The Chinese appetite for pistachios enabled the Californian industry to weather the trade war well. The US and Iran are the only real global suppliers. The Middle East country has suffered severe droughts and US sanctions for years, cutting both its yield and profitability.

Data reveals the Chinese weight: it accounted for around 40% of the pistachio sold volumes by the US in the 2018-19 season (September-August).

The scenario changed in the 2019-20 season. The US orchards spent an 'off-year' and the 2019 production may have fallen by 27.6% year-on-year to 352.5 mln lbs. Iran enjoyed a strong crop and is set to take advantage of the Californian gap.

Iranian sources revealed that the 2019 Iranian crop ranged from 185,000-210,000 tonnes, exports quadrupling to around 44,600 tonnes between September-December 2019. Iran's prices firmed last December, led by California and Turkey, a key importer whose crop is focused on the domestic market. The Rotterdam importer Pistachio Investments gave the following prices to IHS Markit: kernels were around EUR16.00 (USD17.83) per kilo ddp; in-shell naturally opened 28-30s were at EUR8.5-8.7/kg ddp, while the bigger sizes, such as 22-24s, for which there was a very limited availability, were around EUR9.2-9.3/kg ddp.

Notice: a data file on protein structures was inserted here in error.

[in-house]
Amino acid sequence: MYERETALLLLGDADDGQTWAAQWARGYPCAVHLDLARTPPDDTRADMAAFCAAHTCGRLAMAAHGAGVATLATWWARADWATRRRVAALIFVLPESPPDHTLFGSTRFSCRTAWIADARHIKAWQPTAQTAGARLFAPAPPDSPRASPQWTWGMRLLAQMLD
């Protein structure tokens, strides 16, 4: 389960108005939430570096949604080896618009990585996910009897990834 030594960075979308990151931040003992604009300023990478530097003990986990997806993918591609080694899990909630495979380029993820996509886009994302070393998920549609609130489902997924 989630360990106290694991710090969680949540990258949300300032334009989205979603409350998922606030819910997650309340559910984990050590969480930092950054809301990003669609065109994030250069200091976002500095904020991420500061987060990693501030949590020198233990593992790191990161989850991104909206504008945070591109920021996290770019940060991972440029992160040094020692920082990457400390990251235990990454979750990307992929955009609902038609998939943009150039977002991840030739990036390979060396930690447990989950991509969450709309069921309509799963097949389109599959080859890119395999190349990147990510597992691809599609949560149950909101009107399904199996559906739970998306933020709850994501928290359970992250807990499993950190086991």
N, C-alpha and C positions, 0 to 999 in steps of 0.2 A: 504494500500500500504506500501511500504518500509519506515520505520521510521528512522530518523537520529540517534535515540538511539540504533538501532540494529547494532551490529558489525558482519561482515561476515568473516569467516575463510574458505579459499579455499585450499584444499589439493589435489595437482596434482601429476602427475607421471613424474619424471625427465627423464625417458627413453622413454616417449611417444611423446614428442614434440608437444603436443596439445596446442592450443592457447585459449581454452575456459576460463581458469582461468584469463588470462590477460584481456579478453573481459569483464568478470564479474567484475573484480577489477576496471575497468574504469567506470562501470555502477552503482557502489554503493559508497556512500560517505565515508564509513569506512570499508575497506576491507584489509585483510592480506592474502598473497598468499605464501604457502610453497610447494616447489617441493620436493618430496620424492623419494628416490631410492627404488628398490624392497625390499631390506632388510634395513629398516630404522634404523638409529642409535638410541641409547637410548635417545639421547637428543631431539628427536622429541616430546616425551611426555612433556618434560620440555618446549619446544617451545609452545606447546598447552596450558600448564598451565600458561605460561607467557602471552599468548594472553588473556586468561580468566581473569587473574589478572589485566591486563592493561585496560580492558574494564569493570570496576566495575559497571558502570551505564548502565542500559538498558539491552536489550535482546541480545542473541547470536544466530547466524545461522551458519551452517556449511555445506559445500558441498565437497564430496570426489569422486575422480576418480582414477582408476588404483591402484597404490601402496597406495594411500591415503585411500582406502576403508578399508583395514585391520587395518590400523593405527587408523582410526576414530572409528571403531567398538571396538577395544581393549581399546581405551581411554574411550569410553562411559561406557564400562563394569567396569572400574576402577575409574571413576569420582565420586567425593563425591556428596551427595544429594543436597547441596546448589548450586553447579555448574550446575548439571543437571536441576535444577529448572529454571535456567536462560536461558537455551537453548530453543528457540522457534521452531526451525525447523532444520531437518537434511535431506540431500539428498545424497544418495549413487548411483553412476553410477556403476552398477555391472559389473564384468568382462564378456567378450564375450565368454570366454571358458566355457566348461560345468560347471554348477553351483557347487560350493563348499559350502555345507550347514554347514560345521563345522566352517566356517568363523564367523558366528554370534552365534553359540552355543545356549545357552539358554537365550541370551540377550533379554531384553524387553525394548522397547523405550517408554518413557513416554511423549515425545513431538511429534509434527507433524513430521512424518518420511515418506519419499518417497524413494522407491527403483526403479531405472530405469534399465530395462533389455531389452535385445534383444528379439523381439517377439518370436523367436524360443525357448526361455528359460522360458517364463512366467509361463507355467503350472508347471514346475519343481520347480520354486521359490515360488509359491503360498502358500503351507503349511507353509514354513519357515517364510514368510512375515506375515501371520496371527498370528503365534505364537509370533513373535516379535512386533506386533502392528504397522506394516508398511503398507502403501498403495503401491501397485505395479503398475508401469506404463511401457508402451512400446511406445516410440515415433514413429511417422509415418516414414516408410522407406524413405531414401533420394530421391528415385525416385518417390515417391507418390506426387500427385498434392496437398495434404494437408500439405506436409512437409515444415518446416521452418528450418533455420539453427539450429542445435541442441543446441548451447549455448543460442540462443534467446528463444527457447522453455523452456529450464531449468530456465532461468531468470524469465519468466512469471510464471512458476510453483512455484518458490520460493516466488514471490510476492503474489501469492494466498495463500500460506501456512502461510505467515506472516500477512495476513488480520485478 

US February shipment sales data revealed a notable increase in domestic consumption, compensating for the fall in exports to China, which was already holding its lockdown. February sales fell by 10% in volume to 54.4 mln lbs, leading year-to-date shipments to 392.5 mln lbs, 14.5% less. Seasonal domestic sales rose by 4.4% to 142.5 mln lbs and exports by 22.5% to 250 mln lbs.

Fca/fas in-shell prices ranged from USD4.20-4.30/lb for 18-20 Extra No. 1; and USD4.00-4.10/lb for 21-25 Extra No. 1. Pistachio kernels ranged from USD7.60-7.85/lb for whole; and from 7.00-7.20/lb for halves and splits.

March data revealed a similar trend. Total sales dropped by 24% to 65.3 mln lbs this March. Domestic sales increased by 19% y-o-y to 30 mln lbs but exports fell by 42% to 35.3 mln lbs. Prices were flat.

April data unveiled falls in domestic and international sales. Shipments totalled 48.2 mln lbs, 31.6% less. Domestic sales declined by 19% y-o-y to 19.3 mln lbs and exports by 38% to 28.9 mln lbs.

Industry sources reported that Iranian exports continued to be strong. International sales reached 88,000 tonnes from October 2019-April 2020, up from 23,000 tonnes in the previous season, but still far from the 100,000 tonnes in the same period in the 2017-18 season.

Primex reported that the US prices fell by 5-10 US cents per lb. Importers were slowing orders because they had replenished their stocks in previous months and consumption is still very weak due to lockdowns.